How Terrorism Is Affecting China's Africa Agenda

Until just a few weeks, security had not been expected to be a major topic at the December Forum on China-Africa Cooperation summit in Johannesburg. In the span of just a few short weeks, terrorism and security issues will likely move close to the top of the agenda when Chinese president Xi Jinping meets with 50 plus African counterparts.

China's vulnerability to terrorism was brazenly exposed when the self-proclaimed Islamic State killed Chinese national Fan Jinghui. That killing sparked an immediate backlash on Chinese social media with calls for Beijing to strike back against the terrorist group. Predictably, it didn't take long for those online discussions to be quashed by the government.

Then, just a few days later, three more Chinese were killed by terrorists. This time at the hands of Al Qaeda affiliates in the Malian capital of Bamako. The attackers stormed the Renaissance Blu Hotel where the three executives from the state-owned China Railway Construction Corporation were shot.

These two events are just the latest attacks on Chinese nationals abroad, particularly in MENA and sub-Saharan Africa. Within the past couple of years, Chinese citizens have been taken captive by Boko Haram in Cameroon, kidnapped in Egypt and taken hostage in Sudan among other places. In Angola, the situation is so dire that a senior embassy official in Luanda made a rare public appeal to the government to do something or else future Chinese investment in the country could be at stake.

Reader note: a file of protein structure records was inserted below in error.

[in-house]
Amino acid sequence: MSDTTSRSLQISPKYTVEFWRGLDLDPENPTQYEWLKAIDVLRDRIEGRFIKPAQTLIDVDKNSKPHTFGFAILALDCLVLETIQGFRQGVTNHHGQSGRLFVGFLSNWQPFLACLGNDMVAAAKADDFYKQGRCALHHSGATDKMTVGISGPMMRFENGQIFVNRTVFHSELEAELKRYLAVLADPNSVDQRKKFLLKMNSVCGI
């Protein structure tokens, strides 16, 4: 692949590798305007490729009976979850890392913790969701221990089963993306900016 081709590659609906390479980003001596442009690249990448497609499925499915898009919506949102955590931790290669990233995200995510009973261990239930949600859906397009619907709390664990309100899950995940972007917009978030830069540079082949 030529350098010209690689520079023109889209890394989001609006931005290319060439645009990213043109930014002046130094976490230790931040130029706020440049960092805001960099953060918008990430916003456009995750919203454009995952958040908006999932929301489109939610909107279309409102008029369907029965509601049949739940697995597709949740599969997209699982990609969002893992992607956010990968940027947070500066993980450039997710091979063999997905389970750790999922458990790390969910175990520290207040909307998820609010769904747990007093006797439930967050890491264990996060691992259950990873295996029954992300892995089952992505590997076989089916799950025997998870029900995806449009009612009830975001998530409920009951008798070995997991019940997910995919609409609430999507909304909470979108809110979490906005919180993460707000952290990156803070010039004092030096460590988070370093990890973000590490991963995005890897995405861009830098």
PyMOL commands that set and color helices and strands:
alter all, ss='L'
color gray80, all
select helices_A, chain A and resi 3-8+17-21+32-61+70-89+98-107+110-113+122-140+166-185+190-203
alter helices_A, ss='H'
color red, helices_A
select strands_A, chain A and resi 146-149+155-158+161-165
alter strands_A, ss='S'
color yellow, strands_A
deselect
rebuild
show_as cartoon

With each of these attacks, the perception at home is that China may now be a great power but one that can't seem to protect its people abroad. This presents a real challenge for the government's legitimacy because, really, Chinese officials don't have a lot of options available to counter the rising threat of terrorism against their people and interests abroad.

Unlike the United States, France and Britain who have all made unilateral military deployments into other countries without U.N. authorization, the Chinese are bound by their own non-interference doctrine to avoid such interventions. Secondly, even if China did want to retaliate or take some other form of military action to combat violence against its interests, it's not immediately clear that it has the capability to do so. Although rapidly modernizing, China's ability to project force, especially using special operations forces far away from home, is questionable at best.

The Chinese clearly recognize the problem. The question is can they do anything about it? This week, Eric & Cobus discuss -- in the podcast above -- the new security realities confronting China's engagement in Africa and MENA and explore what options, if any, policymakers have to confront the mounting threat against their people and interests.

Note: In the podcast, Eric incorrectly said that the Chinese ambassador to Luanda had issued the warning to the Angolan government about the high-frequency of kidnappings of Chinese nationals. It was actually the embassy's first secretary, Zhao Haihan, who made the remarks during an interview.

Watch Eric Olander discuss U.S. and Chinese competition for influence in Africa on HuffPost Live:

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